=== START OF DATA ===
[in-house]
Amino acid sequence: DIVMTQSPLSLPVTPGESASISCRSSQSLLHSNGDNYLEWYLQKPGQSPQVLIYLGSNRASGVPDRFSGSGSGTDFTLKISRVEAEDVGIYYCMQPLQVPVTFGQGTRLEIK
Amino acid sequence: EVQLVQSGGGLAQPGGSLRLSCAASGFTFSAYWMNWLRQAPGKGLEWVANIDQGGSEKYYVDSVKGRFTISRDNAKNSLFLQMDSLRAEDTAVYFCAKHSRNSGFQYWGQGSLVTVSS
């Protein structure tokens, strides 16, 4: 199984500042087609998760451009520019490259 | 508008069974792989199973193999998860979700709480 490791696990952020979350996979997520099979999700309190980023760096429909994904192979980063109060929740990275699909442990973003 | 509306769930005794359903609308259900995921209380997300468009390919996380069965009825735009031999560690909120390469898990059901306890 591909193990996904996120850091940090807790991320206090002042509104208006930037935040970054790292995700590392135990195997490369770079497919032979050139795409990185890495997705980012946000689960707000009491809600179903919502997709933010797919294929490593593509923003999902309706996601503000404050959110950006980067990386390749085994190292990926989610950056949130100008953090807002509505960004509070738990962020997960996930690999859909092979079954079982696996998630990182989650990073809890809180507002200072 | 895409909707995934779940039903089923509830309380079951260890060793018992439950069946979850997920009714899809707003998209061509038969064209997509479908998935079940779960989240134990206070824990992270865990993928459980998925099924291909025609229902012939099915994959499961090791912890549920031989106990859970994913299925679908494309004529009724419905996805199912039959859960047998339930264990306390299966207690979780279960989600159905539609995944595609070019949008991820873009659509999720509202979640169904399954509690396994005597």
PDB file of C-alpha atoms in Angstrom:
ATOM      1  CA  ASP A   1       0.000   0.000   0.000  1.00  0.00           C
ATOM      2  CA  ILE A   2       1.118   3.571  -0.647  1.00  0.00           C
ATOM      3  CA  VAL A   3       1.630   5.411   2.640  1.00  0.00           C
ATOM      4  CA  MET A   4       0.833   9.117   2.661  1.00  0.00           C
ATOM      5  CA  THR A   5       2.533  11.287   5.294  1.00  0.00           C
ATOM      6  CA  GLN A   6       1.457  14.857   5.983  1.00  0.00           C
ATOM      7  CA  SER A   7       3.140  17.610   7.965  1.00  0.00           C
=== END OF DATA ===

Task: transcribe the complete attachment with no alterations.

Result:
[in-house]
Amino acid sequence: DIVMTQSPLSLPVTPGESASISCRSSQSLLHSNGDNYLEWYLQKPGQSPQVLIYLGSNRASGVPDRFSGSGSGTDFTLKISRVEAEDVGIYYCMQPLQVPVTFGQGTRLEIK
Amino acid sequence: EVQLVQSGGGLAQPGGSLRLSCAASGFTFSAYWMNWLRQAPGKGLEWVANIDQGGSEKYYVDSVKGRFTISRDNAKNSLFLQMDSLRAEDTAVYFCAKHSRNSGFQYWGQGSLVTVSS
């Protein structure tokens, strides 16, 4: 199984500042087609998760451009520019490259 | 508008069974792989199973193999998860979700709480 490791696990952020979350996979997520099979999700309190980023760096429909994904192979980063109060929740990275699909442990973003 | 509306769930005794359903609308259900995921209380997300468009390919996380069965009825735009031999560690909120390469898990059901306890 591909193990996904996120850091940090807790991320206090002042509104208006930037935040970054790292995700590392135990195997490369770079497919032979050139795409990185890495997705980012946000689960707000009491809600179903919502997709933010797919294929490593593509923003999902309706996601503000404050959110950006980067990386390749085994190292990926989610950056949130100008953090807002509505960004509070738990962020997960996930690999859909092979079954079982696996998630990182989650990073809890809180507002200072 | 895409909707995934779940039903089923509830309380079951260890060793018992439950069946979850997920009714899809707003998209061509038969064209997509479908998935079940779960989240134990206070824990992270865990993928459980998925099924291909025609229902012939099915994959499961090791912890549920031989106990859970994913299925679908494309004529009724419905996805199912039959859960047998339930264990306390299966207690979780279960989600159905539609995944595609070019949008991820873009659509999720509202979640169904399954509690396994005597």
PDB file of C-alpha atoms in Angstrom:
ATOM      1  CA  ASP A   1       0.000   0.000   0.000  1.00  0.00           C
ATOM      2  CA  ILE A   2       1.118   3.571  -0.647  1.00  0.00           C
ATOM      3  CA  VAL A   3       1.630   5.411   2.640  1.00  0.00           C
ATOM      4  CA  MET A   4       0.833   9.117   2.661  1.00  0.00           C
ATOM      5  CA  THR A   5       2.533  11.287   5.294  1.00  0.00           C
ATOM      6  CA  GLN A   6       1.457  14.857   5.983  1.00  0.00           C
ATOM      7  CA  SER A   7       3.140  17.610   7.965  1.00  0.00           C